Why St. Patrick's Day Is The Forefront Of Family Tradition For Me
Tales of an American leprechaun.
One of my favorite holidays is St. Patrick's Day which is coming up on March 17th. To many Americans, St. Patrick's day is a time to drink and maybe kiss an Irishman (if you have the luck of the Irish). However, to me, St. Patrick's day is a little different.
To explain why St. Patrick's day is so important to me, I feel like it's important to talk about the history of the Holiday and its origins.
March 17th is the Roman Catholic feast day for St. Patrick, who is the patron saint of Ireland. St. Patrick wasn't born in Ireland, he was born in what was Roman Britain and taken to Ireland as a slave. He eventually escaped to Gaul (modern-day France) and converted to Christianity, returning to Ireland later in life as a missionary. He became a bishop and established many cathedrals and missionaries in Ireland. It is even rumored that the three leaf clover was used by St. Patrick to describe the Holy Trinity. March 17th is celebrated as his feast day s this was the day that he died.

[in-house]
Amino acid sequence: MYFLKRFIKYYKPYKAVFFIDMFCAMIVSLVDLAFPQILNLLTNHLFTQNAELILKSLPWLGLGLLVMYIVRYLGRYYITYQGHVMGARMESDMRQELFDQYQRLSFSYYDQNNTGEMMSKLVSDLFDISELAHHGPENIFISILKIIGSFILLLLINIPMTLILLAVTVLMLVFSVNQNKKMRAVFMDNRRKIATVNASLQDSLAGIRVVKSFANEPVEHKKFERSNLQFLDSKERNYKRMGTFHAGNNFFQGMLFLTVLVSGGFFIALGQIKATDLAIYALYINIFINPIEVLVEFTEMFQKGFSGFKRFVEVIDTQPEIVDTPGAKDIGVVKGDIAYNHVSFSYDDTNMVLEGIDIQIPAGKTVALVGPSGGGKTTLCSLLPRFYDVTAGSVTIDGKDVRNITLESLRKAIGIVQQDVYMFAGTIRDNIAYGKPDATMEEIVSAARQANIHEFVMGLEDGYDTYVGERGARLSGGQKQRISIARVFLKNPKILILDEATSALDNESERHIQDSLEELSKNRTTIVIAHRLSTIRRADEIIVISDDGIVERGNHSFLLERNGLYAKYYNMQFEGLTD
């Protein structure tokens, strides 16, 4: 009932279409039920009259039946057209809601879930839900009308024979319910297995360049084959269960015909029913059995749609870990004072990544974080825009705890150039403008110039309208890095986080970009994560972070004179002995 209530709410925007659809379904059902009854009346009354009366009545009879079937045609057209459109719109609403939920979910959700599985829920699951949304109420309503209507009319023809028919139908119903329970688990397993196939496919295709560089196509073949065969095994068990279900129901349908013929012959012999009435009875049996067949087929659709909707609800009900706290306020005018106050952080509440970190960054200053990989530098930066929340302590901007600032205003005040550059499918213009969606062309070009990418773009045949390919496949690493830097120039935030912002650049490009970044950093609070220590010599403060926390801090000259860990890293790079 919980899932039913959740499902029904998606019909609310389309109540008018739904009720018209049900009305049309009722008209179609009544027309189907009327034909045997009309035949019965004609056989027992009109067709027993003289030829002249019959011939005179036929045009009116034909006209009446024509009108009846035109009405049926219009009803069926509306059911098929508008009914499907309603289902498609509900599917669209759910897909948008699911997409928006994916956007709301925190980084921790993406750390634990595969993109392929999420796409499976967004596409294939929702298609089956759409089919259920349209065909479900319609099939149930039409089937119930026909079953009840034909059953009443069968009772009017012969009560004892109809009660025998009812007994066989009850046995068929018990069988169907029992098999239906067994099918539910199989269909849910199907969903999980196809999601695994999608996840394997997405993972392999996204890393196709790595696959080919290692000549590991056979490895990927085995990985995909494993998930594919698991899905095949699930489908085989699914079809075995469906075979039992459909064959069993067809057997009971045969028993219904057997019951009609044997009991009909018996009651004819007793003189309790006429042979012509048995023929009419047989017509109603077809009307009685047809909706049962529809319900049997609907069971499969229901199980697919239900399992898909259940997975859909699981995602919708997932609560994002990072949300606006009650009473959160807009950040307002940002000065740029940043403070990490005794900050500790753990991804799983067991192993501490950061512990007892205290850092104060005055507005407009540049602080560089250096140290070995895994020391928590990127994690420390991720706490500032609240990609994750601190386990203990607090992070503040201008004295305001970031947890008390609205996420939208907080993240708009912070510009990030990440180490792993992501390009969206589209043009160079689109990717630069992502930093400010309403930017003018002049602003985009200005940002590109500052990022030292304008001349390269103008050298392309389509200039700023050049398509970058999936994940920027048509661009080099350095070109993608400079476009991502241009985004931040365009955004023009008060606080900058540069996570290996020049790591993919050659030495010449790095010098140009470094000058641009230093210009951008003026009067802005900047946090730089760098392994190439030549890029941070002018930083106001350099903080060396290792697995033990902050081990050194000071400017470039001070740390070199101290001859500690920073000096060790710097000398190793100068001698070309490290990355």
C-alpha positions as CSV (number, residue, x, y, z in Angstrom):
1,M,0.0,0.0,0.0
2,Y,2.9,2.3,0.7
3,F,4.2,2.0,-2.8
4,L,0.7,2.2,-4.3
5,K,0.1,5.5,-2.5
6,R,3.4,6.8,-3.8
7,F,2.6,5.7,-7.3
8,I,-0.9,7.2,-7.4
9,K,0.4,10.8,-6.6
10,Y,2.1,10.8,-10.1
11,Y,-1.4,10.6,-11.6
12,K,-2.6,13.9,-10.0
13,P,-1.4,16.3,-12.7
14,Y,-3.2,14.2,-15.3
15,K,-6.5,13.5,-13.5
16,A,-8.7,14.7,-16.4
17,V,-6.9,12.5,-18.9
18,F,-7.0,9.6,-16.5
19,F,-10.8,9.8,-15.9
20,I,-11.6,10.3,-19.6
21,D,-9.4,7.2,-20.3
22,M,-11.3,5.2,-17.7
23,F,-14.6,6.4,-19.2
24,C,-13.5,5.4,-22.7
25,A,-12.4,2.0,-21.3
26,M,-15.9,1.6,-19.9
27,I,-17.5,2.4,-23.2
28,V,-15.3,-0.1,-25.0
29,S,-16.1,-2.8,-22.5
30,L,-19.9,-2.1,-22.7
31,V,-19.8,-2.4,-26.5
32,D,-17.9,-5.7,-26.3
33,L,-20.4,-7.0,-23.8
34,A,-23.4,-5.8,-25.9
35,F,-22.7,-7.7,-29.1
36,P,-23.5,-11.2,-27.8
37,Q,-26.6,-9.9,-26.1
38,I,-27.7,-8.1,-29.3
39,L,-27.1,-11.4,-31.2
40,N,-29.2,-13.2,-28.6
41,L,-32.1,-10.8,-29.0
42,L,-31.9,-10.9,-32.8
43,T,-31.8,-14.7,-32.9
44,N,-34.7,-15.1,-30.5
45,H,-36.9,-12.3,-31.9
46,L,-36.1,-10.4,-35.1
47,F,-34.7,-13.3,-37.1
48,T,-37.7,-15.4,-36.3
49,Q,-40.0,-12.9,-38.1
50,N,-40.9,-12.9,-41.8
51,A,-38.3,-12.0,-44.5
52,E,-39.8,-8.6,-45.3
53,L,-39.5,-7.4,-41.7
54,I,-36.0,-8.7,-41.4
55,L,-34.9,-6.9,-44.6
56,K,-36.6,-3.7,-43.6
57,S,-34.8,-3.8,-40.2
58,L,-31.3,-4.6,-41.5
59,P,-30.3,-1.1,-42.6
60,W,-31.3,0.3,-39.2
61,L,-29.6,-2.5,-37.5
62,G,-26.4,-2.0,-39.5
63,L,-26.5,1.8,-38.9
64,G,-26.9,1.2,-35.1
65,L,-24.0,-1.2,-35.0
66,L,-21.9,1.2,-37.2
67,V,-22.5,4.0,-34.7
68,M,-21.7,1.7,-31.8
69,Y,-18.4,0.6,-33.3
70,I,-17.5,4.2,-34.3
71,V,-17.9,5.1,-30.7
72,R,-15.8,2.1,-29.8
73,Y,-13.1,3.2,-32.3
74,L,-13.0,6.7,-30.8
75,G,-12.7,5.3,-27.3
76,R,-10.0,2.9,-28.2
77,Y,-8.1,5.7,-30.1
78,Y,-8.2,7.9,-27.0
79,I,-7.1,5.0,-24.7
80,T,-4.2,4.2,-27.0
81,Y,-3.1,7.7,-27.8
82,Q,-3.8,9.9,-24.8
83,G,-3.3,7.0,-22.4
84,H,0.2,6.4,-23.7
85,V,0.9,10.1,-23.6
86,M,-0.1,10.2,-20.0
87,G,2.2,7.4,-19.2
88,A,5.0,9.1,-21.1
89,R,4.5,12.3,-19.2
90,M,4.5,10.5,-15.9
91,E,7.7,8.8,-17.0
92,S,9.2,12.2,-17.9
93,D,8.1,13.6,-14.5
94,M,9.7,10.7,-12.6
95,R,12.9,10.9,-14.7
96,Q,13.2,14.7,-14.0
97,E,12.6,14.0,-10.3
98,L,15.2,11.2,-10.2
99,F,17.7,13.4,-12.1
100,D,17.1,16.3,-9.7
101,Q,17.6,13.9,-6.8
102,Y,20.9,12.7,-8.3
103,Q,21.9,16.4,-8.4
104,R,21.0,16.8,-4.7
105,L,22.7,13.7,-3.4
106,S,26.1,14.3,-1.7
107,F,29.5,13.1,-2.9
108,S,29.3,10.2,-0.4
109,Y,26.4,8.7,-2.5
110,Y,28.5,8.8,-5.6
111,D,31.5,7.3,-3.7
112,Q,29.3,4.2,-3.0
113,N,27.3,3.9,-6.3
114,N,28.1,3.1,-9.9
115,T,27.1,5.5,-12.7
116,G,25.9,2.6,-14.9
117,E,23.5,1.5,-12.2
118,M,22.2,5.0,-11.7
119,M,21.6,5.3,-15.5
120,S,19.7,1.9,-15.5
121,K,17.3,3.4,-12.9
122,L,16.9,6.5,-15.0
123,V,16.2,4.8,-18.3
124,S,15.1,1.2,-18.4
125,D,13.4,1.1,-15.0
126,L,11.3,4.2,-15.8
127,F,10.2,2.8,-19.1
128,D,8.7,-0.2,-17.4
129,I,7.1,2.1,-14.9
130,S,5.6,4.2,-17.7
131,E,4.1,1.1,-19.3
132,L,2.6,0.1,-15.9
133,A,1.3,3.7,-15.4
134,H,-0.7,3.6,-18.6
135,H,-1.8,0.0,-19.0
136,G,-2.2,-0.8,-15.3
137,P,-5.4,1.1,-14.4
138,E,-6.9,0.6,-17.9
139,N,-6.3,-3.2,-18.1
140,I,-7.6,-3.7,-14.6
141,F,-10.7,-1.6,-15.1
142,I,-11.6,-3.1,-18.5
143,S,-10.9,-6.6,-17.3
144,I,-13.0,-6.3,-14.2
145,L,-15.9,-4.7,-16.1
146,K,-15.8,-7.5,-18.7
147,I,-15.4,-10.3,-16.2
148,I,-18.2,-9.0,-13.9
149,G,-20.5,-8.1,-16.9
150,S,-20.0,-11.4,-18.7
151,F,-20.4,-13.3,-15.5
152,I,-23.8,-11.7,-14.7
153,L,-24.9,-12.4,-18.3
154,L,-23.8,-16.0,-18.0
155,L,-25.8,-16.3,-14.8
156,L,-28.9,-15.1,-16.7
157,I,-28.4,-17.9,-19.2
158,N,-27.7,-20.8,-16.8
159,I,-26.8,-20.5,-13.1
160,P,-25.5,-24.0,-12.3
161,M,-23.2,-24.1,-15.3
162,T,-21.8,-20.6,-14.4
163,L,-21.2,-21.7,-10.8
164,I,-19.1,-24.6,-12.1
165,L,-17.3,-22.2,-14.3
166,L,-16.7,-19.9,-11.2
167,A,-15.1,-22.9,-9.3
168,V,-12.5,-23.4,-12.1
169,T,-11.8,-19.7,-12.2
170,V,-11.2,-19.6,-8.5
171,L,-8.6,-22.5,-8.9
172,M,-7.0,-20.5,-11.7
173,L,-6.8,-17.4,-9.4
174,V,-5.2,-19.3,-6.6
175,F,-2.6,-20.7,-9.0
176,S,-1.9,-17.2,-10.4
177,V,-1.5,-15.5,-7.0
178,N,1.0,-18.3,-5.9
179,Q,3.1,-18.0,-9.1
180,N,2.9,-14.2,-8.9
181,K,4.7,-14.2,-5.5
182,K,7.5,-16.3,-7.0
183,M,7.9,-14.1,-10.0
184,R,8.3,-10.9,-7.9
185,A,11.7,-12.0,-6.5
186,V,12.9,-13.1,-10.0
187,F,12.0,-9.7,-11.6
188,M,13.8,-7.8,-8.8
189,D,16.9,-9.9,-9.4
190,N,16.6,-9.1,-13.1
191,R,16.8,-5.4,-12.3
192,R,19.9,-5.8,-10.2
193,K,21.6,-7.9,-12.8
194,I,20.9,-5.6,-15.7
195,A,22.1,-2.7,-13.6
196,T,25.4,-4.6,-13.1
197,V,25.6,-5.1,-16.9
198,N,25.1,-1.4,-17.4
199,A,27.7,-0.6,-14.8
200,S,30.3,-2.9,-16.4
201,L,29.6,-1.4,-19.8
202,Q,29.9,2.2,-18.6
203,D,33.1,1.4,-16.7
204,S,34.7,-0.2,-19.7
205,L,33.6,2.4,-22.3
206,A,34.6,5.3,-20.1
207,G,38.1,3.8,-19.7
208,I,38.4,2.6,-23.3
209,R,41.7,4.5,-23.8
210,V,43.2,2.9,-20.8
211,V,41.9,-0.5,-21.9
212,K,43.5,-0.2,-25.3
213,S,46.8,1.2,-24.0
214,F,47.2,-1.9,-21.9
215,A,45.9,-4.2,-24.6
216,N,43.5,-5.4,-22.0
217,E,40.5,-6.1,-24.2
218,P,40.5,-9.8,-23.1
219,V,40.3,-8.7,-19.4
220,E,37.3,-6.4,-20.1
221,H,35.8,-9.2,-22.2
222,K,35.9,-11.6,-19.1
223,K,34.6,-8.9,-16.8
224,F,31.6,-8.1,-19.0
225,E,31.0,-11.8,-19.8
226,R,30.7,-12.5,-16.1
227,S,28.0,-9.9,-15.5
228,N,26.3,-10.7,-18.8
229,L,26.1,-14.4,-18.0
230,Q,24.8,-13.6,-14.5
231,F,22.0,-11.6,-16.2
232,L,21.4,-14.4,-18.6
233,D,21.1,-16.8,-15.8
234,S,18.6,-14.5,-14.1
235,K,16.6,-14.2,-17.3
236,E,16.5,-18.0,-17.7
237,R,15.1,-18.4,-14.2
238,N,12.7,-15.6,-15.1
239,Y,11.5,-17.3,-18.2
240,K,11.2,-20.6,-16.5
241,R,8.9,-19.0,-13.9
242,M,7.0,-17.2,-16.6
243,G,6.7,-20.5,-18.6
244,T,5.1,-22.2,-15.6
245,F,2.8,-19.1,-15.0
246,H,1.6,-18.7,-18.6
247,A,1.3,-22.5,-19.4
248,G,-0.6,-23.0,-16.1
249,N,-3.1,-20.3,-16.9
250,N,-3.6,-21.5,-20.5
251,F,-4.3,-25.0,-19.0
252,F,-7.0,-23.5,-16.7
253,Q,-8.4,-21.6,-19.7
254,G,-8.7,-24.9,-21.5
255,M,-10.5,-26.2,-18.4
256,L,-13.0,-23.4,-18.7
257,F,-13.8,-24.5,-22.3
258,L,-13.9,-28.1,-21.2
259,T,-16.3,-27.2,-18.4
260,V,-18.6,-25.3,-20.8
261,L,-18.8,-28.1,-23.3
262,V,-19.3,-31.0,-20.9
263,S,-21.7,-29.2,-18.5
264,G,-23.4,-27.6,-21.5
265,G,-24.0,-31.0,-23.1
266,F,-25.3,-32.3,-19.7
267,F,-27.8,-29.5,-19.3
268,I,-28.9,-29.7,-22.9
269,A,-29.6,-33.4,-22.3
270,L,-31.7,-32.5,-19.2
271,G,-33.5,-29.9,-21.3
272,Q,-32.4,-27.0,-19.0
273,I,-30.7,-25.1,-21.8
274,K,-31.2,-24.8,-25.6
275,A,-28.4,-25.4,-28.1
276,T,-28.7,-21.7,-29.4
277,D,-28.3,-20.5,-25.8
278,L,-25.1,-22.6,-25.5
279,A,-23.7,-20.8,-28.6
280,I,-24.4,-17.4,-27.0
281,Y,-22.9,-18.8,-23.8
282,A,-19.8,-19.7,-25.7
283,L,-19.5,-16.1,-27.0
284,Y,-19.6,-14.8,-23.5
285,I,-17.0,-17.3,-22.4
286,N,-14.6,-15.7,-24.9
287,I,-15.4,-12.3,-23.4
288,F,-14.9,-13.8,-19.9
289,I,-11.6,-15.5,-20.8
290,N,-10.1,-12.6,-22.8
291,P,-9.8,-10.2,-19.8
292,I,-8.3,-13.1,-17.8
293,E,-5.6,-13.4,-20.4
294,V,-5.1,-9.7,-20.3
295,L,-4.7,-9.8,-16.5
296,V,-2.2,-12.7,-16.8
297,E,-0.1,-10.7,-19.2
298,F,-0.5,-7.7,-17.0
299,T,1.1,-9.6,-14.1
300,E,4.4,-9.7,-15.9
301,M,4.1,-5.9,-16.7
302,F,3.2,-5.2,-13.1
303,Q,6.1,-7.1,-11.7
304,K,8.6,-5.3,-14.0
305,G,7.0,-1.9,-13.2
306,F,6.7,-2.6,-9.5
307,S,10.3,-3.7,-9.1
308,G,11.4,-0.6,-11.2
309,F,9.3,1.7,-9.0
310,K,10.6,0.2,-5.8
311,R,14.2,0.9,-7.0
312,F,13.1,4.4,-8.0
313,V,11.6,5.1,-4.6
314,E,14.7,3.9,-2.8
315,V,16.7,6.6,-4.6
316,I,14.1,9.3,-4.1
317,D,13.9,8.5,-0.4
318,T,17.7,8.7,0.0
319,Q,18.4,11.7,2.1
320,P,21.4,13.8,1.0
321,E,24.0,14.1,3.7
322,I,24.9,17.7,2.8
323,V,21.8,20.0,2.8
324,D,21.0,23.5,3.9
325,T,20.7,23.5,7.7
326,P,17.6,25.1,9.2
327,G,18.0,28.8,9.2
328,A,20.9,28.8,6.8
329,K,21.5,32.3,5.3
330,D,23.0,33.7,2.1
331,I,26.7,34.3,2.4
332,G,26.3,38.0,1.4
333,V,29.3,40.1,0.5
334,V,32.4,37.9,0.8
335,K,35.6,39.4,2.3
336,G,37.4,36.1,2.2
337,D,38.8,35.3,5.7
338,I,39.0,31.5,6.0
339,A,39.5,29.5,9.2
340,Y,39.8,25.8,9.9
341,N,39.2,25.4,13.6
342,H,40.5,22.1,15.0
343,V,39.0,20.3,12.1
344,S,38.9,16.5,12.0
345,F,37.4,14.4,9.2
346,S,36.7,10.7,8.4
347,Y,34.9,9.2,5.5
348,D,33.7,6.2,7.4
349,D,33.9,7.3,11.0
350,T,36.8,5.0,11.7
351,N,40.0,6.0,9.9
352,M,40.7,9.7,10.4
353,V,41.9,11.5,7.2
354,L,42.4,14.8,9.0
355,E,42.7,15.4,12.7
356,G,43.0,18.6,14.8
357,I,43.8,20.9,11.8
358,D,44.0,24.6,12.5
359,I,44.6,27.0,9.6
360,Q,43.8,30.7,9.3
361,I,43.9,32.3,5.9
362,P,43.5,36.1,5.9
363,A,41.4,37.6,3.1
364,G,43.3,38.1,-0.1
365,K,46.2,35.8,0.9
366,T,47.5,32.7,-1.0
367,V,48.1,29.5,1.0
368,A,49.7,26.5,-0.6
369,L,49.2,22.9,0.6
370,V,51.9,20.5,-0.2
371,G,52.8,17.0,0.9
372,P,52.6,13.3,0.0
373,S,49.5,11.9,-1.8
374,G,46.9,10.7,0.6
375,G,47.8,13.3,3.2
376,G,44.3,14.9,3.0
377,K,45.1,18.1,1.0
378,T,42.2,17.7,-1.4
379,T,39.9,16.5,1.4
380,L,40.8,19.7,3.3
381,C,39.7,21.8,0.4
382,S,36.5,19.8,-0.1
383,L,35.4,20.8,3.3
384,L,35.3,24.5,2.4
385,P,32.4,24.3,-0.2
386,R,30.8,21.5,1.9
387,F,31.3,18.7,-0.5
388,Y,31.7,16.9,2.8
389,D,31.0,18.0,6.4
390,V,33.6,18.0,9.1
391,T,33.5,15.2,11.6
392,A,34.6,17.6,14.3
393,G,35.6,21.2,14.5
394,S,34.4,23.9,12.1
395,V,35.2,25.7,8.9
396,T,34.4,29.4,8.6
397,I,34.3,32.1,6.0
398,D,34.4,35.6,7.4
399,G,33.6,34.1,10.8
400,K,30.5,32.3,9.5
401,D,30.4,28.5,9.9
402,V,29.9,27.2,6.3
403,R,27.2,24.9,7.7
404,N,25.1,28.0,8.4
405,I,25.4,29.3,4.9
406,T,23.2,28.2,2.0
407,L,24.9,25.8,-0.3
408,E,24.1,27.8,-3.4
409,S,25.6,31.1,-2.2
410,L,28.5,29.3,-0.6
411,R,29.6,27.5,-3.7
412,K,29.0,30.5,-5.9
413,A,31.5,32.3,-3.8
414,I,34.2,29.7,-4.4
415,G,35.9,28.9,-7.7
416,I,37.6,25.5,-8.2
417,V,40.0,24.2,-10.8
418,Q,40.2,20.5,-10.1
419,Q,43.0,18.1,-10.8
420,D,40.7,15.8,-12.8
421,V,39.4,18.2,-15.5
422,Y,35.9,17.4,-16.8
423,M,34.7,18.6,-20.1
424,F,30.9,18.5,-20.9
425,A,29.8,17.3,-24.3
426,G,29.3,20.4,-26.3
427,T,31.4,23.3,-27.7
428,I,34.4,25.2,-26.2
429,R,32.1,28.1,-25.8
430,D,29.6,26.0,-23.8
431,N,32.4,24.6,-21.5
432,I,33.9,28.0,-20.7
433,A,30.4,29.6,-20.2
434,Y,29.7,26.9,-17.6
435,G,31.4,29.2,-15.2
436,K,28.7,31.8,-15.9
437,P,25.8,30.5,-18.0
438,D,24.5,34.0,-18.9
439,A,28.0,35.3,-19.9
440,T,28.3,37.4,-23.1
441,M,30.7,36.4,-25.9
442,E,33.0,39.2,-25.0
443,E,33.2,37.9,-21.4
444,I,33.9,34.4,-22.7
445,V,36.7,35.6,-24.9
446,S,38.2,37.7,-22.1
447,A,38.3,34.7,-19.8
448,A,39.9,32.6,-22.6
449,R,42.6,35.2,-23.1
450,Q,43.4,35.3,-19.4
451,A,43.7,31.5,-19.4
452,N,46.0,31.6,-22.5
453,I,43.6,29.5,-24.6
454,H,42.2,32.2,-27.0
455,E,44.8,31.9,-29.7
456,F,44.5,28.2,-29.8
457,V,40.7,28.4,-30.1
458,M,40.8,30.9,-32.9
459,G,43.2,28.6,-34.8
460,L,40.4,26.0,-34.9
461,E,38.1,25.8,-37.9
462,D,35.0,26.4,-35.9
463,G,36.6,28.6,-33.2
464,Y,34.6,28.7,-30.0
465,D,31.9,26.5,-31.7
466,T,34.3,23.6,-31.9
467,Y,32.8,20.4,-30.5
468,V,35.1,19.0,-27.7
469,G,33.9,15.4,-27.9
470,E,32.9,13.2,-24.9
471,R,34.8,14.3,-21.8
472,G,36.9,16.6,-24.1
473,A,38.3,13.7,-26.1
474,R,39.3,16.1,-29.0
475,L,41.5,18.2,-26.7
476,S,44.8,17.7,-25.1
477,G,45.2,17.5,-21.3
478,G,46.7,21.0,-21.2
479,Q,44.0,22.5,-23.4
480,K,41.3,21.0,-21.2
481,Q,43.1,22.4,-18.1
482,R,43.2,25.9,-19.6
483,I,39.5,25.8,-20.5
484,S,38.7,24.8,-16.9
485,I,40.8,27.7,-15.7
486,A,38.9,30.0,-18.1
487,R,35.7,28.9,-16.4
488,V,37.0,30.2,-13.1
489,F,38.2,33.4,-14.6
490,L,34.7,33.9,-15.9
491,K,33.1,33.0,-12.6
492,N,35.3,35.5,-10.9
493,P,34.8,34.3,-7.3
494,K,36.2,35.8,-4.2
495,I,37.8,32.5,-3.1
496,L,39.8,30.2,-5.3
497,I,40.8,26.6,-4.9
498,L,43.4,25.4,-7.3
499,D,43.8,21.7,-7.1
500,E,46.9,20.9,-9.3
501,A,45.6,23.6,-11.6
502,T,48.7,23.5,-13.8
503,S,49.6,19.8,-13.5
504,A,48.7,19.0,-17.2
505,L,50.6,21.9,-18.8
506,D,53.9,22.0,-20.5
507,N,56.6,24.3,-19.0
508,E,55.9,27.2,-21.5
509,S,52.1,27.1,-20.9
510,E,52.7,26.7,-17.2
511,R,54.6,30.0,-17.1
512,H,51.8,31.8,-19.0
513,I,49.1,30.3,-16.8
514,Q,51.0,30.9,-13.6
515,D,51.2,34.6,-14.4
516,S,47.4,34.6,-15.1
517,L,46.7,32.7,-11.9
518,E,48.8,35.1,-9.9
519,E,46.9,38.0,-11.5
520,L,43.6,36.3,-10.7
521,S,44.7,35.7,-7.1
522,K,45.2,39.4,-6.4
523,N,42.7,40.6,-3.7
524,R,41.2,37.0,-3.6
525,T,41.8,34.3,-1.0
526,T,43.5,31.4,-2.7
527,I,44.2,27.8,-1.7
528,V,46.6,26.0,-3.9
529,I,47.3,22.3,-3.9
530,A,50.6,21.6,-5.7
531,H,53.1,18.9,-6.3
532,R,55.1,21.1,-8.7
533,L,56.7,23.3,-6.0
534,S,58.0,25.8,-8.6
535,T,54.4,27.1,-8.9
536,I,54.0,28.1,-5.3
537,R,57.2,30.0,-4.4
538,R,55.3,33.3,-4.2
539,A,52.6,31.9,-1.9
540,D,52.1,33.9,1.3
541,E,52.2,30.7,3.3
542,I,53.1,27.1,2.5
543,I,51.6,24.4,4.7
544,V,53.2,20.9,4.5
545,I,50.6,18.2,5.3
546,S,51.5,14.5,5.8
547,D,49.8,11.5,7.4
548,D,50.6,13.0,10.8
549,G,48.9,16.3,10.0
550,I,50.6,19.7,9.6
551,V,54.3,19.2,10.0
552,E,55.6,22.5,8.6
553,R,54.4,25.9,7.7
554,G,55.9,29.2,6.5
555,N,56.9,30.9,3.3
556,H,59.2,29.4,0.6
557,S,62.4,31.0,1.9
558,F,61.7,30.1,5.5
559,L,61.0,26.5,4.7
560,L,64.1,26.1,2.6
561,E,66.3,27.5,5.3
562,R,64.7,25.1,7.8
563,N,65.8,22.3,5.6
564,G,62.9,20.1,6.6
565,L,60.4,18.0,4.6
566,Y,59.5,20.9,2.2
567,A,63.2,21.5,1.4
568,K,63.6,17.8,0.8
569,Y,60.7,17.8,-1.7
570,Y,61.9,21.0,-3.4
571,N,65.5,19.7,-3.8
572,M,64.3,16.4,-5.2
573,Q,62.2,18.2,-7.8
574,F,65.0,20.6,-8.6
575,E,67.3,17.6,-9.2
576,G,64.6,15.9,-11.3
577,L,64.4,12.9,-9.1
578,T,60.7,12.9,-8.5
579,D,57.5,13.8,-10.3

So, how did this religious day of remembrance become the party holiday that it is today?
In the 18th century, Irish soldiers decided to march along the streets of New York to commemorate their Irish culture and their patron saint. This sparked the soldiers to reconnect with their roots. Then, with Irish immigration increasing over the next century with the Great Potato Famine, this parade became a tradition in the streets of New York. This parade was a symbol of strength among the Irish, who was greatly involved in political machines at the time.
To my family, St. Patrick's Day is a time where we all get together and celebrate where our family came from. My ancestors came from Ireland in the early 20th century to find a better life for themselves and for their children--a typical tale of the American dream. My great-grandfather fought for this country during the second world war and without Immigration, he wouldn't have been able to do that.
For years, my parents would pretend like a leprechaun would break into our house in the middle of the night to leave us a bunch of candy and to decorate the windows with St. Patrick's day stickers. I can remember going to school on St. Patrick's day dressed head to toe in green. I was always the kid who took it upon herself to pinch the kids who weren't wearing green.
Even when I had softball games during high school, I always had a bright green bow.
Every year on St. Patrick's day, a bunch of my family gets together to celebrate. We cook a bunch of food, we dye the milk green, there's always a bunch of candy, and of course, drinking. Yet, before we eat there's always a pray and a silent thank-you to the ones who came before us because, without them, none of us would be who we are today.